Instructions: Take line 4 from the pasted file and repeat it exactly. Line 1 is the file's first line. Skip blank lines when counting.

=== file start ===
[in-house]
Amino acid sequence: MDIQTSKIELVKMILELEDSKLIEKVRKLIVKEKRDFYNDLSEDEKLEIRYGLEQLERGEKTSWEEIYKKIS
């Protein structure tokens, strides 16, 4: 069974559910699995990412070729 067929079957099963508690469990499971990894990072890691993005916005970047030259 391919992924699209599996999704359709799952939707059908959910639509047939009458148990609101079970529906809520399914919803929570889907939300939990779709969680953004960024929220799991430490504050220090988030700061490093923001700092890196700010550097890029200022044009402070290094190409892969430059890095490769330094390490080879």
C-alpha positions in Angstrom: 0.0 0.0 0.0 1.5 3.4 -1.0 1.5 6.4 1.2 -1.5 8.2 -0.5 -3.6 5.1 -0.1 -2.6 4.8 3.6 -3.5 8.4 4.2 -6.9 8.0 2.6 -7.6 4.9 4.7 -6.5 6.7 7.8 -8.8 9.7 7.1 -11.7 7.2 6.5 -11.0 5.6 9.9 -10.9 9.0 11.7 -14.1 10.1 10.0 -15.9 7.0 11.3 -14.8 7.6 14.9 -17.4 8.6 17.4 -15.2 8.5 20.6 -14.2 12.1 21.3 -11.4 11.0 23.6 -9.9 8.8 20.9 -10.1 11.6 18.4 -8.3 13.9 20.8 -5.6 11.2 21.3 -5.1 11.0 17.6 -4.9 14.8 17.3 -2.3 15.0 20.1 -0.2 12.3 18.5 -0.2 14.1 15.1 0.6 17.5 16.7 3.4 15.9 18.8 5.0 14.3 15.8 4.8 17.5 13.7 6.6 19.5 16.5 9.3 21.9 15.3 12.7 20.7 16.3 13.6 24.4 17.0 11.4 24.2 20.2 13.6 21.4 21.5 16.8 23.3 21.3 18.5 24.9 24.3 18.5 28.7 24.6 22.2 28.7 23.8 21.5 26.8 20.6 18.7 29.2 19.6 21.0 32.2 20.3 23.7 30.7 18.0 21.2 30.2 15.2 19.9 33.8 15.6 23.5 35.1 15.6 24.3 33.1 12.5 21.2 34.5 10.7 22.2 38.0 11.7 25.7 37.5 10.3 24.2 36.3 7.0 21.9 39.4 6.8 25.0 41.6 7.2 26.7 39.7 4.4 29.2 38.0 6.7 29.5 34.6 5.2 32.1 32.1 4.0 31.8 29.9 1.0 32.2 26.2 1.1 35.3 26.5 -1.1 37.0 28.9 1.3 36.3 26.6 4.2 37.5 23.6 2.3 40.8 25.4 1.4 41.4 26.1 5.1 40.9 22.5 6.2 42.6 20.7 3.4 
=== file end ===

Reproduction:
C-alpha positions in Angstrom: 0.0 0.0 0.0 1.5 3.4 -1.0 1.5 6.4 1.2 -1.5 8.2 -0.5 -3.6 5.1 -0.1 -2.6 4.8 3.6 -3.5 8.4 4.2 -6.9 8.0 2.6 -7.6 4.9 4.7 -6.5 6.7 7.8 -8.8 9.7 7.1 -11.7 7.2 6.5 -11.0 5.6 9.9 -10.9 9.0 11.7 -14.1 10.1 10.0 -15.9 7.0 11.3 -14.8 7.6 14.9 -17.4 8.6 17.4 -15.2 8.5 20.6 -14.2 12.1 21.3 -11.4 11.0 23.6 -9.9 8.8 20.9 -10.1 11.6 18.4 -8.3 13.9 20.8 -5.6 11.2 21.3 -5.1 11.0 17.6 -4.9 14.8 17.3 -2.3 15.0 20.1 -0.2 12.3 18.5 -0.2 14.1 15.1 0.6 17.5 16.7 3.4 15.9 18.8 5.0 14.3 15.8 4.8 17.5 13.7 6.6 19.5 16.5 9.3 21.9 15.3 12.7 20.7 16.3 13.6 24.4 17.0 11.4 24.2 20.2 13.6 21.4 21.5 16.8 23.3 21.3 18.5 24.9 24.3 18.5 28.7 24.6 22.2 28.7 23.8 21.5 26.8 20.6 18.7 29.2 19.6 21.0 32.2 20.3 23.7 30.7 18.0 21.2 30.2 15.2 19.9 33.8 15.6 23.5 35.1 15.6 24.3 33.1 12.5 21.2 34.5 10.7 22.2 38.0 11.7 25.7 37.5 10.3 24.2 36.3 7.0 21.9 39.4 6.8 25.0 41.6 7.2 26.7 39.7 4.4 29.2 38.0 6.7 29.5 34.6 5.2 32.1 32.1 4.0 31.8 29.9 1.0 32.2 26.2 1.1 35.3 26.5 -1.1 37.0 28.9 1.3 36.3 26.6 4.2 37.5 23.6 2.3 40.8 25.4 1.4 41.4 26.1 5.1 40.9 22.5 6.2 42.6 20.7 3.4 